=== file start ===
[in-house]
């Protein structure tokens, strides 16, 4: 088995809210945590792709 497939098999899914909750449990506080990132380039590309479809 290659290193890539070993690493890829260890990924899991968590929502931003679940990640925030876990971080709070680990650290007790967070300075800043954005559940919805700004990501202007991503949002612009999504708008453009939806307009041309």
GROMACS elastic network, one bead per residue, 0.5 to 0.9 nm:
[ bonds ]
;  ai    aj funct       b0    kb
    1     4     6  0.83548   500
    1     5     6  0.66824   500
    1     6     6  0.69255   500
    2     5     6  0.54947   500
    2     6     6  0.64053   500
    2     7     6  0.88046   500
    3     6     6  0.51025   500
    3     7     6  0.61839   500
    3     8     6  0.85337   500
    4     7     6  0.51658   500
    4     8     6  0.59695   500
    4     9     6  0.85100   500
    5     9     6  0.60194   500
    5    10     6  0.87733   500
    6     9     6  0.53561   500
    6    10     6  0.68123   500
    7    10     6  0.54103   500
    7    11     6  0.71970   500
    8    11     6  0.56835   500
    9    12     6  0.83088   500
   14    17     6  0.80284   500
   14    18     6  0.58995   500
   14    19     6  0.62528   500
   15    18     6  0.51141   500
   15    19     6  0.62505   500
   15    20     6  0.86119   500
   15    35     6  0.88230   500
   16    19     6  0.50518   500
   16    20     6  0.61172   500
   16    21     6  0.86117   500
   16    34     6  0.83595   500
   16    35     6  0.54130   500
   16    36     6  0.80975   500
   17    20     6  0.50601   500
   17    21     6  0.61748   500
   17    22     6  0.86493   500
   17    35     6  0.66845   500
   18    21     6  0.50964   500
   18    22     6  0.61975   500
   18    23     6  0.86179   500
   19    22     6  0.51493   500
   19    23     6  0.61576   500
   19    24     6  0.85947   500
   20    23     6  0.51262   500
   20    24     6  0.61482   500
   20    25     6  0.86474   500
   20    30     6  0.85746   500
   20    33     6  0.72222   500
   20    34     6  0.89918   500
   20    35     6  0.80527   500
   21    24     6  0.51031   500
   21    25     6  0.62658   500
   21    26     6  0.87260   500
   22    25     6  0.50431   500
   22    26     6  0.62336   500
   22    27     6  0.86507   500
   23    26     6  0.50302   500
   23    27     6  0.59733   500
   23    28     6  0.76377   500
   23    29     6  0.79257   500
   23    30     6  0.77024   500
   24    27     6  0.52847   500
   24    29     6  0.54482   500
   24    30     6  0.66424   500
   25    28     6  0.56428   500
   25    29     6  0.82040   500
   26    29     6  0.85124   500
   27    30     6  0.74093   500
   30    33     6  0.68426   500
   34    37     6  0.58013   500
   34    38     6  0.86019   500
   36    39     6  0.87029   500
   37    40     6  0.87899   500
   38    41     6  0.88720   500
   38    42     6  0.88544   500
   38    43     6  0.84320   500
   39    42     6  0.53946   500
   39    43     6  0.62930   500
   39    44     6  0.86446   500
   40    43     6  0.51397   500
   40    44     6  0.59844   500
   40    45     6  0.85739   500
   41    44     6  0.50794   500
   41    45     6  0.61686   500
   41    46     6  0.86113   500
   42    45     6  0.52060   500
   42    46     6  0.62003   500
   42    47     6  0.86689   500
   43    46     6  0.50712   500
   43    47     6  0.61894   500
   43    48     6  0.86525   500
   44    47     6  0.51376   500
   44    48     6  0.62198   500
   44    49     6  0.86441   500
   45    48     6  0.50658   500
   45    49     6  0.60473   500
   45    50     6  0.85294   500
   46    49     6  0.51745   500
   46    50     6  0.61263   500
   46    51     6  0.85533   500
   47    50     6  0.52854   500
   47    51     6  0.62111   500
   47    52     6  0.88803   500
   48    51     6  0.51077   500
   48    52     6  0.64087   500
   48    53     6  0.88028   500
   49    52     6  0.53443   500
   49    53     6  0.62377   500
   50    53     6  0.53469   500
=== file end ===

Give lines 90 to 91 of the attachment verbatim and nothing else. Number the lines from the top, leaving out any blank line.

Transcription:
   41    46     6  0.86113   500
   42    45     6  0.52060   500